Tea Party favorite and Texas gubernatorial candidate Allen West says he has tested positive for COVID-19 and probably will be hospitalized.
West, 60, said he is not vaccinated and that his wife Angela West, who is vaccinated, also tested positive. Both have completed monoclonal antibody injections, West said on Twitter. He also said he is “taking hydroxychloroquine and ivermectin protocols.” Neither drug has received FDA approval for use against COVID.
“There’s a concern about my oxygen saturation levels, which are at 89 and they should be at 95,” West said. “My chest X-rays do show COVID pneumonia, not serious.”
West said he is experiencing a low-grade fever and light body aches.
“Out of concern for public health, Col. West is suspending in-person events until receiving an all-clear indication,” another tweet said. On Thursday, he attended a what he described as a “packed house” Mission Generation Annual Gala & Fundraiser in Seabrook, Texas.
West is a former Texas Republican Party chair and Florida congressman. He announced in July that he would challenge Republican Gov. Greg Abbot, who is running for a third term and has been endorsed by former President Donald Trump.
Also in the news:
► More than 20,000 runners will gather Monday for the 125th Boston Marathon, delayed from April due to the pandemic.
► Malaysian officials say 90% of adults are now fully vaccinated and that outbound international travel restrictions will be eased for vaccinated residents starting Monday. About 68% of American adults are fully vaccinated.
►Breakthrough COVID-19 infections in Arizona rose to nearly 18% of new cases in September, but state health officials emphasize vaccination remains the best way to prevent serious illness and death. In July, the breakthrough rate was 14% of new cases. In August, it went up to 15%.
► An Apple Store security guard in New York City was stabbed over a mask dispute and authorities are searching for the suspect. The victim’s injuries were not life-threatening.
► Starting Monday, San Francisco’s port will reopen to cruise ships after a 19-month hiatus.
📈 Today’s numbers: The U.S. has recorded more than 44.3 million confirmed COVID-19 cases and more than 712,900 deaths, according to Johns Hopkins University data. Global totals: More than 237.5 million cases and 4.8 million deaths. More than 187.2 million Americans – 56.4% of the population – are fully vaccinated, according to the Centers for Disease Control and Prevention.
📘 What we’re reading: From Cambodia to Canada, dozens of other nations are beating U.S. in COVID-19 vaccinations. The differences are stark: Fifty million more Americans would need to be vaccinated now to match Canada’s enthusiasm. What happened here?
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COVID-19 rates are finally falling again after a wave nearly as bad as the one last winter. But experts warn that if we start acting as if COVID-19 is over, another surge is possible. If people stop taking precautions, start gathering indoors in large numbers and shrug off vaccines or boosters, another wave could strike this winter.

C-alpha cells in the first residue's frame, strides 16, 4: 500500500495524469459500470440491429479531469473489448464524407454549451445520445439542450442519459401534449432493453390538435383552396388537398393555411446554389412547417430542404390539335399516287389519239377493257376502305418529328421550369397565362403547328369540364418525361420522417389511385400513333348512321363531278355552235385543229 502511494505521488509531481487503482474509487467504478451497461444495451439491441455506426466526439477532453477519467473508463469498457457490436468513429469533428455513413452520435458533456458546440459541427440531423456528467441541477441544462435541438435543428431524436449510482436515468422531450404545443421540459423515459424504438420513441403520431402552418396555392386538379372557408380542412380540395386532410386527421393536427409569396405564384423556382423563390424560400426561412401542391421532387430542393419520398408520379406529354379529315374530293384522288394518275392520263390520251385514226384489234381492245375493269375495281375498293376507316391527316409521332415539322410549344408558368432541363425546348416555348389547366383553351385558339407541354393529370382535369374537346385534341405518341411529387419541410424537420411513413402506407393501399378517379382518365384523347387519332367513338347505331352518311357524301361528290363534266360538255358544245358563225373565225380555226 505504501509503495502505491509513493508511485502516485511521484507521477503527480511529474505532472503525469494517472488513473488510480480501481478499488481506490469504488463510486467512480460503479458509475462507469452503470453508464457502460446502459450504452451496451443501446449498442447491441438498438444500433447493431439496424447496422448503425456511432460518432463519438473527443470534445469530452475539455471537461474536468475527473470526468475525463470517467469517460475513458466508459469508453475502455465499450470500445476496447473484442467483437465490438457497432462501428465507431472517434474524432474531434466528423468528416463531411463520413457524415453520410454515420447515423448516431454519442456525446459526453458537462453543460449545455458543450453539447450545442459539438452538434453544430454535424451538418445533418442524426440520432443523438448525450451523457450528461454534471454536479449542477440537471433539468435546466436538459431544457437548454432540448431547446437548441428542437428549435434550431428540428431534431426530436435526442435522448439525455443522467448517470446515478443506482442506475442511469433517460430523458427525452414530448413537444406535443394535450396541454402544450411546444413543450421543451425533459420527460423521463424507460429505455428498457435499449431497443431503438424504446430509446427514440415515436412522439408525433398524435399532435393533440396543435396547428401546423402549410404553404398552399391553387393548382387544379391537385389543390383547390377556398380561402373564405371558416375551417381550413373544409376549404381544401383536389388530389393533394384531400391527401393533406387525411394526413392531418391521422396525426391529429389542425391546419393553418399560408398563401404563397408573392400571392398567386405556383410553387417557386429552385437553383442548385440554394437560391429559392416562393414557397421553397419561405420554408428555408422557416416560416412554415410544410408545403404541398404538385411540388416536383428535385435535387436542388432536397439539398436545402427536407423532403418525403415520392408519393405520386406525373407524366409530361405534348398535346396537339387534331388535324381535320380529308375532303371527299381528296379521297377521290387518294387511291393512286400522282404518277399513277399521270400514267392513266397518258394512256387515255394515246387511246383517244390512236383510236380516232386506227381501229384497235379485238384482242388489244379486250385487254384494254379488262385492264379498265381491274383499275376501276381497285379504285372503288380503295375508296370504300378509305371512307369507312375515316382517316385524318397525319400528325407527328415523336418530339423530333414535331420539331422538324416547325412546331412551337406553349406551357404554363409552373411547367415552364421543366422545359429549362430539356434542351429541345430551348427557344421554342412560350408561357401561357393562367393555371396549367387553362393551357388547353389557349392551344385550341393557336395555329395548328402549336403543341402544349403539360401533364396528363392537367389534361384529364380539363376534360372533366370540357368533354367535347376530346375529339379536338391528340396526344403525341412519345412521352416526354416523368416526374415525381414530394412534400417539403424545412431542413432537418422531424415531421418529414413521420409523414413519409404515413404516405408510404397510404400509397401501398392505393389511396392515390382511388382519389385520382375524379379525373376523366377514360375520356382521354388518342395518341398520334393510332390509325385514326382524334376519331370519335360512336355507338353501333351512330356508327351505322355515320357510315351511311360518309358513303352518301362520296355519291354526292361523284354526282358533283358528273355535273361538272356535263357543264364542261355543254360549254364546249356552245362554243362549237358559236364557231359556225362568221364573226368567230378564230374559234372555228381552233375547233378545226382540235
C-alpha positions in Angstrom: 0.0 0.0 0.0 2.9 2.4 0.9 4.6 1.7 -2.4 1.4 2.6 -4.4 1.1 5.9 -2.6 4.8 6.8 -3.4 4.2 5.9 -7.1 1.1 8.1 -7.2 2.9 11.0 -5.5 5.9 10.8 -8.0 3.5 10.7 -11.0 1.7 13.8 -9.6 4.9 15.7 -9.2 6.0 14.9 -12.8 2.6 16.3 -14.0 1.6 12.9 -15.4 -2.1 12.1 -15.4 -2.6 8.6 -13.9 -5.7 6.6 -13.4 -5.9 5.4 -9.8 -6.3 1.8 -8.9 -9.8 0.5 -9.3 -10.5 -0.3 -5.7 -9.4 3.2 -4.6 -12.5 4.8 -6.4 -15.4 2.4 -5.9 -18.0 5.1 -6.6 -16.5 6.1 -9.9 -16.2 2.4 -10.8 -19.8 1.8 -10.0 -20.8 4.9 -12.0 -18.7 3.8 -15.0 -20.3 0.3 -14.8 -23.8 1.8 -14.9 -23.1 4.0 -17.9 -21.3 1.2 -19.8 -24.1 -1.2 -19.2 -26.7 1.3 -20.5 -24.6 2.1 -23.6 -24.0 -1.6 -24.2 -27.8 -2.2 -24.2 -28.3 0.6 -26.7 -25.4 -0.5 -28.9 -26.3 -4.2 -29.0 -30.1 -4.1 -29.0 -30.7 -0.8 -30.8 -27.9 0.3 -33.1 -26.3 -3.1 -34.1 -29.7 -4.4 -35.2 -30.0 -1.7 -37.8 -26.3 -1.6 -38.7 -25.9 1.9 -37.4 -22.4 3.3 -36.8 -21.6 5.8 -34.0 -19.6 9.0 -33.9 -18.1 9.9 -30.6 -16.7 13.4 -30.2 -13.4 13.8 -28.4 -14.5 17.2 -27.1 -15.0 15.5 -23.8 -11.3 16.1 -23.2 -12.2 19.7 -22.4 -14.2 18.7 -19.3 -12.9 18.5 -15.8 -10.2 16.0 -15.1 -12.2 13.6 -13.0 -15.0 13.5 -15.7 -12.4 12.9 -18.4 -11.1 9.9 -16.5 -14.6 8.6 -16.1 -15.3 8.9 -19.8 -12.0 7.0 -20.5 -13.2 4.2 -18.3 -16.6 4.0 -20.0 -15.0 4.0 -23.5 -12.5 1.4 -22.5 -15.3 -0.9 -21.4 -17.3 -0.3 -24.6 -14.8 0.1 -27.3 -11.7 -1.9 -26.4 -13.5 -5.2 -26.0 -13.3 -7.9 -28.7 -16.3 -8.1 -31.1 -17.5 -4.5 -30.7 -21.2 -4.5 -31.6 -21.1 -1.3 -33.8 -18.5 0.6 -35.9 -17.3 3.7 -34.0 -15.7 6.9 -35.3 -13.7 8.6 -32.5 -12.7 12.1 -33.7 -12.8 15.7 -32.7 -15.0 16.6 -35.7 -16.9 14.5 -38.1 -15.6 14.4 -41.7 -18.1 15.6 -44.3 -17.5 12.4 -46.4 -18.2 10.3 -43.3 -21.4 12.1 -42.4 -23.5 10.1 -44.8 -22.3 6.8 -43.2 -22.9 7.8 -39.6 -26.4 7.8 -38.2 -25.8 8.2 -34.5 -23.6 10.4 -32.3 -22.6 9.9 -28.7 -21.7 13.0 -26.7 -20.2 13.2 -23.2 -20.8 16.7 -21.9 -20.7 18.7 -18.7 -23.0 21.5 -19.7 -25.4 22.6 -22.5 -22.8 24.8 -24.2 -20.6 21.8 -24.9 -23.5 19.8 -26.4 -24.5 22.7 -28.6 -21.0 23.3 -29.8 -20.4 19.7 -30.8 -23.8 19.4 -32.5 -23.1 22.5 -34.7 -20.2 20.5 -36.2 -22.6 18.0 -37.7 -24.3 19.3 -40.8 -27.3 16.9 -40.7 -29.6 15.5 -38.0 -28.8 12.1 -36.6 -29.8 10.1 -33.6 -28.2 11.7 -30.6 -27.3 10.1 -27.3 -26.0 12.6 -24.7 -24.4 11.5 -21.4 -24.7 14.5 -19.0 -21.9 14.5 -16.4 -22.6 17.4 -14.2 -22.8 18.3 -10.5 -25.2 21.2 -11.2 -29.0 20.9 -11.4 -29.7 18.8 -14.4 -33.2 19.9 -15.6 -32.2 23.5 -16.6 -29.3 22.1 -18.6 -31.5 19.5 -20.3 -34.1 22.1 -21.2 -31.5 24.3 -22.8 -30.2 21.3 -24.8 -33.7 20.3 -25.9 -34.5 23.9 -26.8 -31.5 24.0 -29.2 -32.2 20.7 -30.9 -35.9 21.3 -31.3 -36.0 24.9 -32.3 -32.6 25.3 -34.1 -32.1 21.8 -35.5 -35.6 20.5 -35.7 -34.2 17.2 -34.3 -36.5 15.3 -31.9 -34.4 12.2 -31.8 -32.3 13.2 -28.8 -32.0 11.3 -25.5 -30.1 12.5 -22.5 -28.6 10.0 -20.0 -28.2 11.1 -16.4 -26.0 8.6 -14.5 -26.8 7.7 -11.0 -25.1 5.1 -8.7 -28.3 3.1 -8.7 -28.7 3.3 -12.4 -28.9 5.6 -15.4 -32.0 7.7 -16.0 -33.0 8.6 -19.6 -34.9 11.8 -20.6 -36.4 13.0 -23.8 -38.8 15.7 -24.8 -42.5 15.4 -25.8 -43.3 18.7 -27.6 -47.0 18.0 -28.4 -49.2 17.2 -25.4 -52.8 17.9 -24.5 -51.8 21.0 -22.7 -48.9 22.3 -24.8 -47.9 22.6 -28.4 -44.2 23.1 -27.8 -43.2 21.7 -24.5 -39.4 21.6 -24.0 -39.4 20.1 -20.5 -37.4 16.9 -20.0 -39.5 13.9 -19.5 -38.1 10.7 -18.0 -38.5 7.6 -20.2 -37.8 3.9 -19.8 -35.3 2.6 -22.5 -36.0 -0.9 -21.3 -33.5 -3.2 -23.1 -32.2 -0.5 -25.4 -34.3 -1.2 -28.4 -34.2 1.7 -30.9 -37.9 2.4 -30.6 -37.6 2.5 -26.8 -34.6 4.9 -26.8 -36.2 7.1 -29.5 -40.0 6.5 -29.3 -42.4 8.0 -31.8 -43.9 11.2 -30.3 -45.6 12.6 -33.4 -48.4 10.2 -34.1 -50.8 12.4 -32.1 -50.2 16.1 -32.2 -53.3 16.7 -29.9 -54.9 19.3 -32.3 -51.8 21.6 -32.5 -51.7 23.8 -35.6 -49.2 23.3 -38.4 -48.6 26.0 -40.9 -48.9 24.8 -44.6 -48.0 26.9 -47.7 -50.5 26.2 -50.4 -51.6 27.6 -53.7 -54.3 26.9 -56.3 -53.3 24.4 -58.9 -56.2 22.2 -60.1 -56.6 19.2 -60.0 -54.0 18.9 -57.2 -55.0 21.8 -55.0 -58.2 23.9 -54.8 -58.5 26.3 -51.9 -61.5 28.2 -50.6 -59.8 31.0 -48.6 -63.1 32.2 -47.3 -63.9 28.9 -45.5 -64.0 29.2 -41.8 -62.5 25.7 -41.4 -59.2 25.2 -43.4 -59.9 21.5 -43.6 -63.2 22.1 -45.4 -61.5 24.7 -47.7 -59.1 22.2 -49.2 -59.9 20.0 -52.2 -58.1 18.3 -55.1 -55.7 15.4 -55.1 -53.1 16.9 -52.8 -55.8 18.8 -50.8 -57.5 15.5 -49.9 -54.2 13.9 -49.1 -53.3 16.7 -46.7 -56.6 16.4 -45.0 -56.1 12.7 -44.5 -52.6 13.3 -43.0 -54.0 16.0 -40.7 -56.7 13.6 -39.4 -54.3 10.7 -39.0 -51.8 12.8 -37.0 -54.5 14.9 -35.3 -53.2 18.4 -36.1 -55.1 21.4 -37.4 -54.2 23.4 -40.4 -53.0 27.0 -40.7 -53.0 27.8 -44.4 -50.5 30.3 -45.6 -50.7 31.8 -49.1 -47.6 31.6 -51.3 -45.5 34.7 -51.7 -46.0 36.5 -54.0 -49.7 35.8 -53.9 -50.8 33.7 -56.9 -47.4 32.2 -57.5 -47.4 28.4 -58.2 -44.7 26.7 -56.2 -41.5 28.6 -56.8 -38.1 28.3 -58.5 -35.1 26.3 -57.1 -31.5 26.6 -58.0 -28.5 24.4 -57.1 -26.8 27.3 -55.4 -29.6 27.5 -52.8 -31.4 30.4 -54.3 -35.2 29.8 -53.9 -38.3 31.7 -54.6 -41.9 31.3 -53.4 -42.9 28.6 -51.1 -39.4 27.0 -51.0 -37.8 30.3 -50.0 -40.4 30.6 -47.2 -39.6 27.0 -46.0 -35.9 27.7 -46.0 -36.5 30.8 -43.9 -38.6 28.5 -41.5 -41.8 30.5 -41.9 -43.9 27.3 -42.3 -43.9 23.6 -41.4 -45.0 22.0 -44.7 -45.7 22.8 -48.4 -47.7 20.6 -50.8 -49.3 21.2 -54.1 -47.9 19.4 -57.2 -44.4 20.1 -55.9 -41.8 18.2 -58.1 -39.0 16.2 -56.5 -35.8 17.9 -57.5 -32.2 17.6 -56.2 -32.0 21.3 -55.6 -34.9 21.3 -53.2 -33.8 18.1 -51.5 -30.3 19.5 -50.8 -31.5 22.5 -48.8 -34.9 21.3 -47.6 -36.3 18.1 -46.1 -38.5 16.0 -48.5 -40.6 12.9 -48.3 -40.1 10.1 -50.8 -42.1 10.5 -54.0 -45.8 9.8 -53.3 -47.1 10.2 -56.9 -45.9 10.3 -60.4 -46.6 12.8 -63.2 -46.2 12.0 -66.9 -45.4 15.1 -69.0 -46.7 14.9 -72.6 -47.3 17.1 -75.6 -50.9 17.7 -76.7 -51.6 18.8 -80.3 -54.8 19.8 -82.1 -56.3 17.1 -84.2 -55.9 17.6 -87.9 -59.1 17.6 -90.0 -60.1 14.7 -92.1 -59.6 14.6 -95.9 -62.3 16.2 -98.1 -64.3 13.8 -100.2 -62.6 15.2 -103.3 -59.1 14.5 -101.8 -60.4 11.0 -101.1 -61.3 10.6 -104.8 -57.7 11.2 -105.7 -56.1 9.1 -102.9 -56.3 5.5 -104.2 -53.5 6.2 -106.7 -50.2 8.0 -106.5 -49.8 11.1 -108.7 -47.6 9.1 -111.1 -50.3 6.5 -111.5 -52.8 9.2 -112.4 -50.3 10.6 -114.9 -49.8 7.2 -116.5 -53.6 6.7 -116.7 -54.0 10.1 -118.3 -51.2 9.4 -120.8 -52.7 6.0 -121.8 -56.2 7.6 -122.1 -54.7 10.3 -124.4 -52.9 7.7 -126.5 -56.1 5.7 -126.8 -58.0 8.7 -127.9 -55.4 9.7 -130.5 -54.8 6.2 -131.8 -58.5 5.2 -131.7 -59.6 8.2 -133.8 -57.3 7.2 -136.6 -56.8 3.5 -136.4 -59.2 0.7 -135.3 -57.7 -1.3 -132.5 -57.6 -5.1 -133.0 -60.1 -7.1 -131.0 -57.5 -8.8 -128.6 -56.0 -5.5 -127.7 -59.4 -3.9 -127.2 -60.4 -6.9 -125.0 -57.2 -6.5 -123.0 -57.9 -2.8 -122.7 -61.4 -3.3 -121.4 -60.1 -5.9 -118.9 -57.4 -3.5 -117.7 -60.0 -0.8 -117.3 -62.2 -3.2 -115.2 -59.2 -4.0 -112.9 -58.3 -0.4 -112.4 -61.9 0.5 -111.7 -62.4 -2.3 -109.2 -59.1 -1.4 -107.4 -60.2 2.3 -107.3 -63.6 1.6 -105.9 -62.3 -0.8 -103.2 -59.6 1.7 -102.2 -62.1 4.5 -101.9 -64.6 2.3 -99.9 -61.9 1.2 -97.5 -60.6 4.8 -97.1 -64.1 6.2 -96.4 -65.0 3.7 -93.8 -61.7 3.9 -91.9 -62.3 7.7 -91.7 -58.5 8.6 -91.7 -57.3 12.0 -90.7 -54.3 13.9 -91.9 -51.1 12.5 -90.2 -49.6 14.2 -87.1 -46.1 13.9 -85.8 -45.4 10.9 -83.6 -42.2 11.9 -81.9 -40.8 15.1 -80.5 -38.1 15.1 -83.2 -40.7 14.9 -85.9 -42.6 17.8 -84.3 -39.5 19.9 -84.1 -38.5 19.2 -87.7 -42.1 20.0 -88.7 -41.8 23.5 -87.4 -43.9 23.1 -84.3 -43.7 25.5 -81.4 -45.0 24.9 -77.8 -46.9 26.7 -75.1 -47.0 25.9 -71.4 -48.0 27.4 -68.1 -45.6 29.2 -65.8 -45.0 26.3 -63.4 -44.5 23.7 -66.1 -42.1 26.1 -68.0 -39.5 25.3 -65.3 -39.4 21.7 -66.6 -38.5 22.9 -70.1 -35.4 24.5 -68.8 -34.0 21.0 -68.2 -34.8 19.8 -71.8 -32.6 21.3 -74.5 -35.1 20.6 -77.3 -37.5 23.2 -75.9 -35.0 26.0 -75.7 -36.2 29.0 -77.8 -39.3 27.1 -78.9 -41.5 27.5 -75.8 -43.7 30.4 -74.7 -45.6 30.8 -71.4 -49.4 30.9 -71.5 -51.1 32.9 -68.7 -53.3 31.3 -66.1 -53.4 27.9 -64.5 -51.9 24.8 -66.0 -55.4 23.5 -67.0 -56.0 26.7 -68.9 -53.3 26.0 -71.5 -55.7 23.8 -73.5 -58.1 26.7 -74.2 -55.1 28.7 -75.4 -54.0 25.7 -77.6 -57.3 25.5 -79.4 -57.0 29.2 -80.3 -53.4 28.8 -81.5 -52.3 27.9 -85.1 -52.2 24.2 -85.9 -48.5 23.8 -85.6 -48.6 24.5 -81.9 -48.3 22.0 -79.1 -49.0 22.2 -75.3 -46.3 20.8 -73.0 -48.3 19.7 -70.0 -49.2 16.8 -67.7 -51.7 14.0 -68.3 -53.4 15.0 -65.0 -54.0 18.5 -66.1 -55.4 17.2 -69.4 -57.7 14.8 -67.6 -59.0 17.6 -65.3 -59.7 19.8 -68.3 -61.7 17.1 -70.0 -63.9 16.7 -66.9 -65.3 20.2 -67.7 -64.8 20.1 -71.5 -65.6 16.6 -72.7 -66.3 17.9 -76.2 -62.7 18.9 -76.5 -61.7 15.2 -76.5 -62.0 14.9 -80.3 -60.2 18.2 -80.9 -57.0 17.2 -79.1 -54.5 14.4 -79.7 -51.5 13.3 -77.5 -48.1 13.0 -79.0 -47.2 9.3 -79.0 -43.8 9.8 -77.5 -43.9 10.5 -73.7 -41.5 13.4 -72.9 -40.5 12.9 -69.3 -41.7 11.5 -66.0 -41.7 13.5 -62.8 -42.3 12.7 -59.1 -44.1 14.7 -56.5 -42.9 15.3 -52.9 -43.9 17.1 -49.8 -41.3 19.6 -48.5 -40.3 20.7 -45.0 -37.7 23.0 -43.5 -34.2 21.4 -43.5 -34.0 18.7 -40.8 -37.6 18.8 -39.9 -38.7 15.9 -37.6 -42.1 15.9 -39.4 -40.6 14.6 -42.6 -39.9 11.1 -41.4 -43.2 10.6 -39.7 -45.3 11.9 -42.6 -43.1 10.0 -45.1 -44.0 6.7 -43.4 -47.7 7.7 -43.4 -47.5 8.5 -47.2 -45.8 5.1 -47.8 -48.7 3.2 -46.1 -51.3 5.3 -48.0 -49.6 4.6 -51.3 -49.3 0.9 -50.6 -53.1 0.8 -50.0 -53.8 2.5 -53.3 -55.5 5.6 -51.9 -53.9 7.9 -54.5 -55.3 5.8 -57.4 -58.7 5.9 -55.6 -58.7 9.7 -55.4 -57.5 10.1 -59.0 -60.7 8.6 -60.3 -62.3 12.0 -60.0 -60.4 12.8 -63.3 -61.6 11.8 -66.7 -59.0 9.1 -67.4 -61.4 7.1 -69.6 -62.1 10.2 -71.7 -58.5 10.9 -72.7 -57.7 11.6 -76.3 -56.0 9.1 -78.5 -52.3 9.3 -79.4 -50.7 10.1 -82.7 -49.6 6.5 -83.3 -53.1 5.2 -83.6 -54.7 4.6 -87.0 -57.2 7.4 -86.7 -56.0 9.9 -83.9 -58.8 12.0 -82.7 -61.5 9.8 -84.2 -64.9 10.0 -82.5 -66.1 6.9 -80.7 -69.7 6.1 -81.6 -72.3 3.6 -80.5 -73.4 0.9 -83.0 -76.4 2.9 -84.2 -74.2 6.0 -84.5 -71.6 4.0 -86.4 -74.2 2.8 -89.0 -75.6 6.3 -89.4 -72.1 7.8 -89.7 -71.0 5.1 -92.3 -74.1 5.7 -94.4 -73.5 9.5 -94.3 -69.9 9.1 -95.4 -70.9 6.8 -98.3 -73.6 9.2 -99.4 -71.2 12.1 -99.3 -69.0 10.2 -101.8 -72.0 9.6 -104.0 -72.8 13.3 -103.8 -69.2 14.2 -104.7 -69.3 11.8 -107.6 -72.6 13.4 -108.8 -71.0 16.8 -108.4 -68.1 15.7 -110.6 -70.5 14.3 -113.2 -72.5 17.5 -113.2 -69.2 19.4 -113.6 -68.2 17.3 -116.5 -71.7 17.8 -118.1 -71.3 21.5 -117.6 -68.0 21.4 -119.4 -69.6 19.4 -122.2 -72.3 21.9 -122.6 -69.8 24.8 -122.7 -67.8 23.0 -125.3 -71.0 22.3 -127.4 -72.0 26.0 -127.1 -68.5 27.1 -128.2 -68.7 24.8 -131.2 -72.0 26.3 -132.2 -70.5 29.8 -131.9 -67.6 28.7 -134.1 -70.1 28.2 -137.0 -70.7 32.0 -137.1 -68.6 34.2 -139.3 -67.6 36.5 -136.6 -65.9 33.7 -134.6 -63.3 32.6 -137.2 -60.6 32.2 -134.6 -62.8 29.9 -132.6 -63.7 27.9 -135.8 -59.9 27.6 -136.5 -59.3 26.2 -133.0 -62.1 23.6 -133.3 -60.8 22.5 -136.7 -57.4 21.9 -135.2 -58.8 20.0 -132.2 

“A lot of it depends on human behavior, and human behavior in this pandemic hasn’t served us very well,” CDC director Dr. Rochelle Walensky said in a recent call with reporters. “We are battling with ourselves, not with the common foe.”
– Karen Weintraub
A new study released by the Centers for Disease Control and Prevention shows that anxiety and depression levels rose late last year at a pandemic peak time, and fell after vaccines became widespread and restrictions eased. Anxiety scores increased 13% from August to December in 2020, and then decreased 26.8% between then and late May to early June. Similarly, depression levels increased 14.8% and then decreased 24.8%. The analysis was conducted based on Census Bureau Household Pulse Survey data.
“Across the entire study period, the frequency of anxiety and depression symptoms was positively correlated with the average number of daily COVID-19 cases,” the study said. “Mental health services and resources, including telehealth behavioral services, are critical during the COVID-19 pandemic.”
Iowa school districts with facial covering requirements can keep them in place for now after a federal judge extended the pause on the state’s ban on school mask mandates. Judge Robert Pratt — who had issued a temporary restraining order against the law on Sept. 13 in response to a lawsuit filed by parents of students with disabilities — granted a preliminary injunction against the state law Friday.
Pratt’s temporary restraining order was set to expire Monday, but now the injunction means the law could be blocked for the duration of the lawsuit. In Friday’s filing, Pratt cited the trajectory of pediatric COVID-19 cases in the state since the beginning of the school year and “the irreparable harm that could befall the children involved in this case.”
-Ian Richardson, The Des Moines Register
Contributing: The Associated Press